The impressive Castello di Brolio dominates the southern Chianti Classico countryside and has done so for over ten centuries. Located on top of an isolated hill a few kilometers from Gaiole in Chianti, the castle has Lombardic origins and has been property of the Ricasoli family since 1141.
Even though it is closer to Siena, which can be seen in the distance and is just 20 km away, the castle has always been under the influence of Florence and used as one of its strategic outposts. Because of this, the castle was besieged and destroyed many times over the centuries. Every time it has been reconstructed following the style of the current age. It suffered its last attack during World War II, as can be noticed by the holes left by shrapnel all over facade.
The castle we see today is partly the new-Gothic reconstruction ordered by Bettino Ricasoli in the 1800s. The Renaissance gardens with typical geometric shaped bushes and the English woods are stunning and from here you can admire a breathtaking view over the Chianti region. On the horizon, during clear, sunny days, you can clearly see Siena.
Inside the castle you can visit the Chapel of San Jacopo and the crypt with the family tombs and a small museum housing the Ricasoli collection. The collection displays several valuable family weapons, as well as documents and personal belongings of Bettino Ricasoli, together with part of his personal fossil and mineral collection.
Visiting the castle
You can visit the garden and the small museum in Castello di Brolio, the rest of the castle is still home to the current Ricasoli baron and his family.
The basic tour allows entrance to the gardens around the castle. Included in the entrance is a tasting of one of Ricasoli's many wines at the wine shop. The visit around the garden is about an hour long. You can add a guided tour to the museum inside the castle grounds for a small extra fee, but there are specific times of the day when you can do this.
The "classic" tour is a guided tour to the winery and its cellars with wine tasting, while the "vineyard" tour is of course a tour of the cellars, winery and vineyards of the estate. These two require booking, check out the details on the right side of this page for more details.
I personally recommend you take just visit the gardens if you are not interested in historical weapons or in learning detailed information on the vineyards.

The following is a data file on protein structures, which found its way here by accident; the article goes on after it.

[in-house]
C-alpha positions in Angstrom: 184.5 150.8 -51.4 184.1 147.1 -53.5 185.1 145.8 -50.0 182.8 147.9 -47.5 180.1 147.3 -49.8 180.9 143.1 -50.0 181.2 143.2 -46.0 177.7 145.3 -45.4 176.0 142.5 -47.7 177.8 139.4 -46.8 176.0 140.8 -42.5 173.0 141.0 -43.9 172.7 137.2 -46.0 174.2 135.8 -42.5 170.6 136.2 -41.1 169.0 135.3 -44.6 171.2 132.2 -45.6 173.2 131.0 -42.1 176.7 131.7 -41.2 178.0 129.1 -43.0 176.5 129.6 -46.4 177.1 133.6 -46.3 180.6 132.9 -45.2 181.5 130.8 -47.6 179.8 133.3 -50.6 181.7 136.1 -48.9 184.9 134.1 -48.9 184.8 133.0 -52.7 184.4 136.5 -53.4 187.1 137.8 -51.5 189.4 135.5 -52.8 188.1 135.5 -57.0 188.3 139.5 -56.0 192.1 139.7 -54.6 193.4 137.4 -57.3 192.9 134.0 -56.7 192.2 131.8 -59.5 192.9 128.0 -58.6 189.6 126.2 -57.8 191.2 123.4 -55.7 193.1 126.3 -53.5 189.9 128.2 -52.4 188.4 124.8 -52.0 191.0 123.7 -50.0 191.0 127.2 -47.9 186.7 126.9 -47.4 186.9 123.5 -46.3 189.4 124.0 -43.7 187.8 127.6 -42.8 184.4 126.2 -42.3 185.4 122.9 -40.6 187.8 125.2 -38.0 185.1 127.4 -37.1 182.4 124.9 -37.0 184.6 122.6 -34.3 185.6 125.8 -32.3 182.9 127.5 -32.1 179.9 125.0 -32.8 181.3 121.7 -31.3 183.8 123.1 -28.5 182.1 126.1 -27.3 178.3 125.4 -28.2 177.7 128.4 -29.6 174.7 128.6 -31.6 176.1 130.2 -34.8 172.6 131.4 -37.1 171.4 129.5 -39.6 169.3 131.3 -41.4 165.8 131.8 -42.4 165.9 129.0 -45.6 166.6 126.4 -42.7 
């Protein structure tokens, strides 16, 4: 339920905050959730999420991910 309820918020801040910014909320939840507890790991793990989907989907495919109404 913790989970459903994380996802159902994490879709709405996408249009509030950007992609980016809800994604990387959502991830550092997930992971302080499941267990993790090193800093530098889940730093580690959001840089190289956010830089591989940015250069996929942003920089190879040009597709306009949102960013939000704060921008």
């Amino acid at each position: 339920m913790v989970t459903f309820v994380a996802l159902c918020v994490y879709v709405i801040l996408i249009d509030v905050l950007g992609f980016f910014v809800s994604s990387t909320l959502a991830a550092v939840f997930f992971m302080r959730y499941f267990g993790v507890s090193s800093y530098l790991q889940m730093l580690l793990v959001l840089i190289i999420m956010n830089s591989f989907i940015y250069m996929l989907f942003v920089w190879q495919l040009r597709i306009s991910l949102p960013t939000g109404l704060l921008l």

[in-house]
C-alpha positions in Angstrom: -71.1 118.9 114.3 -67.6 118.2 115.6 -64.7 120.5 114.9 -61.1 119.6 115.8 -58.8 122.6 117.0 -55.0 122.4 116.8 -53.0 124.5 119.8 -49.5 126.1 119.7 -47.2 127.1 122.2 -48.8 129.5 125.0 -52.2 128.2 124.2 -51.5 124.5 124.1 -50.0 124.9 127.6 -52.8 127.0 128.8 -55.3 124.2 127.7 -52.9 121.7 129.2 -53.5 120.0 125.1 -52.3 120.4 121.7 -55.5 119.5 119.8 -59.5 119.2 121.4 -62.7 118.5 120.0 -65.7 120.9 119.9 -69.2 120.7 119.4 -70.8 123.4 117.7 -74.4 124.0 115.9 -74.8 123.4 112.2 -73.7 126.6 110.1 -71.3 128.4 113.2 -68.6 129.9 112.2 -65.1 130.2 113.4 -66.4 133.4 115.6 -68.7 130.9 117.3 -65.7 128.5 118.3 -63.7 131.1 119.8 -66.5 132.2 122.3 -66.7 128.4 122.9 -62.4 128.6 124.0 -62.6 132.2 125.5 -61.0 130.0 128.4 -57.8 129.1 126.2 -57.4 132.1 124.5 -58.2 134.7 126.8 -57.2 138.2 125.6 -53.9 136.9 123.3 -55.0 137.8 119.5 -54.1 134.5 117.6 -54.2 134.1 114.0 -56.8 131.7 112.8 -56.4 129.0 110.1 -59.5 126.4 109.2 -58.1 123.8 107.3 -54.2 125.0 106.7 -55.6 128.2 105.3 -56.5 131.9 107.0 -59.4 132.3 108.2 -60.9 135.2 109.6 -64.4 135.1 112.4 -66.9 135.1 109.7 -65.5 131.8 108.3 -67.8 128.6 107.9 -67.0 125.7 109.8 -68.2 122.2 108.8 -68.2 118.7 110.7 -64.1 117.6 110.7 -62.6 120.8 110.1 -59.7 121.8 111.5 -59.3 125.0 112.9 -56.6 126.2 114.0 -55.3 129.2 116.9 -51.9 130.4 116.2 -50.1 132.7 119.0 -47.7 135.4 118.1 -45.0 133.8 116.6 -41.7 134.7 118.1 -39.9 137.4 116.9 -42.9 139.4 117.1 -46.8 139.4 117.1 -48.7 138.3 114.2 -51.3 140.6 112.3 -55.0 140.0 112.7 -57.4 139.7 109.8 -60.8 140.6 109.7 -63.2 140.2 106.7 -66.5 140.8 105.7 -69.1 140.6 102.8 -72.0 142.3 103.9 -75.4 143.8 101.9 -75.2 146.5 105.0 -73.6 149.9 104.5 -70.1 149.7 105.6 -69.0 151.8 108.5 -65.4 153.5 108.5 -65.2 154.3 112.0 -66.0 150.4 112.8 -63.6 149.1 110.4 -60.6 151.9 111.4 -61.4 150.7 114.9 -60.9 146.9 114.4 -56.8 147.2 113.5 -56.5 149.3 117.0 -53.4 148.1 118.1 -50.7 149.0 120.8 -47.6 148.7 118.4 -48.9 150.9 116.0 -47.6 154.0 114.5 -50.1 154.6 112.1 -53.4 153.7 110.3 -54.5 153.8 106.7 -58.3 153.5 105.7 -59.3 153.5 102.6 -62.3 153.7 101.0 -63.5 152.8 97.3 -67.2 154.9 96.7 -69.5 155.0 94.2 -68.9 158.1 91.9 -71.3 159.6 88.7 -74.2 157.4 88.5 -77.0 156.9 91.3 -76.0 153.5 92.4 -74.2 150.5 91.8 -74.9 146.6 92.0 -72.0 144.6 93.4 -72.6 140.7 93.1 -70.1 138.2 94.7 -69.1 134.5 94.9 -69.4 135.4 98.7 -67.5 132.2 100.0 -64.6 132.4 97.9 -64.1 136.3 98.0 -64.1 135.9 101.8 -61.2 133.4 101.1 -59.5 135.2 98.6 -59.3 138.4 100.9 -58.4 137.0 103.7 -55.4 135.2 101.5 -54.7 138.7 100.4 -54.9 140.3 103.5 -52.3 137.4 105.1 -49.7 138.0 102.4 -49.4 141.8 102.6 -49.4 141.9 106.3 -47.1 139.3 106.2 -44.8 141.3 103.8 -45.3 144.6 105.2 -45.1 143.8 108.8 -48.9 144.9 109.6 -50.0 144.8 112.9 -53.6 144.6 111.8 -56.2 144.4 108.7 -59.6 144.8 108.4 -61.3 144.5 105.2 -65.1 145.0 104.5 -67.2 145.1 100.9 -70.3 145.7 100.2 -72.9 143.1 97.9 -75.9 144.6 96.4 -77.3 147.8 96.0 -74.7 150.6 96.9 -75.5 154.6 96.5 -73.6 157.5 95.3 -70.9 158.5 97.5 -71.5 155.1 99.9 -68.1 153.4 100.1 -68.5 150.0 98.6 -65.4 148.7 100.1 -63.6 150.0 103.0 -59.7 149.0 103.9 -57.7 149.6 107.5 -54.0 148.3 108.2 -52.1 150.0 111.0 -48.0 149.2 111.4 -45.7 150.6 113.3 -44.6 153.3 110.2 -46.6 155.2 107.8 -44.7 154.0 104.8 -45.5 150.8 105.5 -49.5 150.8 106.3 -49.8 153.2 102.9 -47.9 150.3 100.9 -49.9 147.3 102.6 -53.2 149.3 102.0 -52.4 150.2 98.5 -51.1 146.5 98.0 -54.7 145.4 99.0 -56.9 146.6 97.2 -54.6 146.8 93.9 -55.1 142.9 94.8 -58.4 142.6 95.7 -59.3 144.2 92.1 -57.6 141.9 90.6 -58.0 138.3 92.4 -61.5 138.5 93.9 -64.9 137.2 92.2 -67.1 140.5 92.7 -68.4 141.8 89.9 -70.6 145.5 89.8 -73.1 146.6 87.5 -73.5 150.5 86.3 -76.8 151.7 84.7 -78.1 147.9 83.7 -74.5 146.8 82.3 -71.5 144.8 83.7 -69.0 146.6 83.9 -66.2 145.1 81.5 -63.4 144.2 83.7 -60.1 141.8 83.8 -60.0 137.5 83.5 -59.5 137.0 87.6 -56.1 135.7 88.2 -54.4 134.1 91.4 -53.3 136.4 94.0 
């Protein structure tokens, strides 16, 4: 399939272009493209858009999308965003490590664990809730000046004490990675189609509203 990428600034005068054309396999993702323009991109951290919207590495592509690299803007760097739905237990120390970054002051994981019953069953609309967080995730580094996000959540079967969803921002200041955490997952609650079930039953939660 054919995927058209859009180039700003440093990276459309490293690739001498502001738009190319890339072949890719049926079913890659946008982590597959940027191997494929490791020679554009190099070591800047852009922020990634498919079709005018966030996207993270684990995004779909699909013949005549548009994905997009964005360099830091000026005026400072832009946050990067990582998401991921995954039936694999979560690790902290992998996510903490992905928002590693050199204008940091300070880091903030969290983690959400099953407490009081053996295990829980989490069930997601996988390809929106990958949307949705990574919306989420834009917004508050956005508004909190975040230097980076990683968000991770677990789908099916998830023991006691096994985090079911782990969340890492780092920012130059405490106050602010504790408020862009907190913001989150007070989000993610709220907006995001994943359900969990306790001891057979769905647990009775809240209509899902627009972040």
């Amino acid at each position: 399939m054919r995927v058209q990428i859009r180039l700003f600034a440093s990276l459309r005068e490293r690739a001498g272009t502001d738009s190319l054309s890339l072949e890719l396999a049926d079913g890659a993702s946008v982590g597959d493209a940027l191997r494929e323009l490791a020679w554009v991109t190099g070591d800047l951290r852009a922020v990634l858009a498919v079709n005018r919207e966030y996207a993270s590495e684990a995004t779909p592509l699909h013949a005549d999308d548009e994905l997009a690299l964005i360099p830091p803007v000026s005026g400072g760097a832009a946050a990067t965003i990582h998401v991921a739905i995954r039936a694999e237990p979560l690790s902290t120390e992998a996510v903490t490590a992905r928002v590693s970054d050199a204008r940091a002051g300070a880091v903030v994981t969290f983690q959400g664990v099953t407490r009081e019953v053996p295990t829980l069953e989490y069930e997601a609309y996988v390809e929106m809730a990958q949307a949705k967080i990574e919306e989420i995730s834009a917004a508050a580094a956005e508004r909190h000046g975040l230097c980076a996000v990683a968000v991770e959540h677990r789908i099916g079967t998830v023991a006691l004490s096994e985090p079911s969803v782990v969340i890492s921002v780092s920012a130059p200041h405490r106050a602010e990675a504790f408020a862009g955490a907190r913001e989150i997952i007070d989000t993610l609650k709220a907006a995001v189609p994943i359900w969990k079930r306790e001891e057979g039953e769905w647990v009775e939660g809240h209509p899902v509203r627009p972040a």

What is fascinating about Brolio is its beauty and magnificence, in addition to is thousand-year relationship with this land and its Chianti wine production. Ricasoli has been producing wine since the Middle Ages and the estate exports their excellent wine all round the world, enjoying success since the early 20th century. We highly recommend you visit this intriguing castle in the Chianti countryside.
Note: Castello di Brolio is not reached by public transportation, except during the school year. To visit, a car is much more convenient and necessary during the summer period.
The Brolio ghost
It is now local legend that on nights with a full moon, the ghost of Bettino Ricasoli still walks around the castle. Some say they have seen him out walking the grounds or even out riding on a white horse with a pack of hunting dogs. After his death, on several mornings the Baron’s bed sheets were found rumpled as if someone had slept on his bed. So who knows, if you visit or stay nearby, be on the lookout for Ricasoli’s ghost!
The Iron Baron
Bettino Ricasoli, nicknamed the Iron Baron for his strong resolve and conviction of his ideals, was one of the most important politicians in the 19th century and promoter of Italian union, as well as major of Florence.
His name is strongly related to Brolio and Chianti wine. He was the first to create the recipe for what became the wine for the region, the great red Chianti Classico wine. He determined the mix of three different grape varietals in different quantities; his recipe was used up until 1967 to produce Chianti Classico DOC. Bettino Ricasoli was an essential player and pioneer in developing the Italian wine making sector.